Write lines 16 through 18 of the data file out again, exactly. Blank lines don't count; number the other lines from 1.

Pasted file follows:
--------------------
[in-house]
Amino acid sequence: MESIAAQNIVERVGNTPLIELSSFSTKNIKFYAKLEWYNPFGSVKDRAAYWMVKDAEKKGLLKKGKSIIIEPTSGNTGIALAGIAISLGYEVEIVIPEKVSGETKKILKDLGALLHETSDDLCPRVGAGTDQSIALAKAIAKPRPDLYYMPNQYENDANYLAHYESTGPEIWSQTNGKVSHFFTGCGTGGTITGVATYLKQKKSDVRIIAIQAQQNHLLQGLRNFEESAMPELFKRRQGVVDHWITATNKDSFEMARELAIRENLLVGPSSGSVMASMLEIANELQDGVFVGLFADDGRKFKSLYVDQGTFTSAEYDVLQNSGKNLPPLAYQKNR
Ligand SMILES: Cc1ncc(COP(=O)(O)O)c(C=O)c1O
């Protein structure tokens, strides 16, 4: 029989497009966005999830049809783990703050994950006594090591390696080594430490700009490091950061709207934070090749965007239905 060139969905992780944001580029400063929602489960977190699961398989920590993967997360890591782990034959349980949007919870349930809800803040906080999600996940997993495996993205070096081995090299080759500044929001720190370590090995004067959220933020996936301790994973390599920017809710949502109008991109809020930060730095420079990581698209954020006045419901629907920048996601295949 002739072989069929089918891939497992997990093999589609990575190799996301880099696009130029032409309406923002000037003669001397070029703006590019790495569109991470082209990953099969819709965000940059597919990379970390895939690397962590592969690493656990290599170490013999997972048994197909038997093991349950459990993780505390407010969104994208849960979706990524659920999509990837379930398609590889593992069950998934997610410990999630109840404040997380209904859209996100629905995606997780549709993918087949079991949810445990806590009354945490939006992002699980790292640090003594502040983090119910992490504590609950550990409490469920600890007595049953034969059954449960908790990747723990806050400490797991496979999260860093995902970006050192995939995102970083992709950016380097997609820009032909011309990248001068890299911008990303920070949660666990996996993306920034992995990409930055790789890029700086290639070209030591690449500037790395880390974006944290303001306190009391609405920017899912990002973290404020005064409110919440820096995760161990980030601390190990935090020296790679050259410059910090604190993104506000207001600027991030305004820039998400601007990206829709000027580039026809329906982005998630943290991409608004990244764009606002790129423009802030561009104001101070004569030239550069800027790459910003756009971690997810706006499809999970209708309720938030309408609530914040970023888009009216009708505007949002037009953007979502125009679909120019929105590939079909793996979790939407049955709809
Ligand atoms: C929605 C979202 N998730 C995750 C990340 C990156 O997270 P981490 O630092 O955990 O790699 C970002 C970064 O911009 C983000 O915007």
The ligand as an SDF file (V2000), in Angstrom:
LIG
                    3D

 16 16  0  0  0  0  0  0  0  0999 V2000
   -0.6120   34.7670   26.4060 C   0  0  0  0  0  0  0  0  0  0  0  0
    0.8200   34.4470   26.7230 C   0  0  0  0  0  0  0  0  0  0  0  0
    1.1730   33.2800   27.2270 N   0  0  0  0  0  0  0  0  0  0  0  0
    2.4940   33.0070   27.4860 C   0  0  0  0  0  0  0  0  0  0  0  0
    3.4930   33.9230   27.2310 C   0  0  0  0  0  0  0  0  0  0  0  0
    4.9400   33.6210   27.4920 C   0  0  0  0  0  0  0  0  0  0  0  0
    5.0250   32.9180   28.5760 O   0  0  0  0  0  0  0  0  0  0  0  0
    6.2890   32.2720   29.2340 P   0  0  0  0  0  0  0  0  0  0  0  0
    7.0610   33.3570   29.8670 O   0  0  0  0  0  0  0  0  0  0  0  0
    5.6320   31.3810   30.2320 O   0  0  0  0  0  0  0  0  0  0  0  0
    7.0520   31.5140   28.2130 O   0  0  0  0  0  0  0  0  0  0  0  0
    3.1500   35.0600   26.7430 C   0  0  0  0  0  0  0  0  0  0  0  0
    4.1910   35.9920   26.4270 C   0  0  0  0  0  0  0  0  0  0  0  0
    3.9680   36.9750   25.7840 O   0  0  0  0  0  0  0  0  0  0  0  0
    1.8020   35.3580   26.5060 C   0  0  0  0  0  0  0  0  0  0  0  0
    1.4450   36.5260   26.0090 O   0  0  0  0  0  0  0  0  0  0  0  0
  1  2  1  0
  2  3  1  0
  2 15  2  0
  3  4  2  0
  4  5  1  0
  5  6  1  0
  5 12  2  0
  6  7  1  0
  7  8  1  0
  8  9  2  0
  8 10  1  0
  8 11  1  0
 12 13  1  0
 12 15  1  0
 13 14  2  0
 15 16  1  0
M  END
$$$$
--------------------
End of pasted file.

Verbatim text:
    5.0250   32.9180   28.5760 O   0  0  0  0  0  0  0  0  0  0  0  0
    6.2890   32.2720   29.2340 P   0  0  0  0  0  0  0  0  0  0  0  0
    7.0610   33.3570   29.8670 O   0  0  0  0  0  0  0  0  0  0  0  0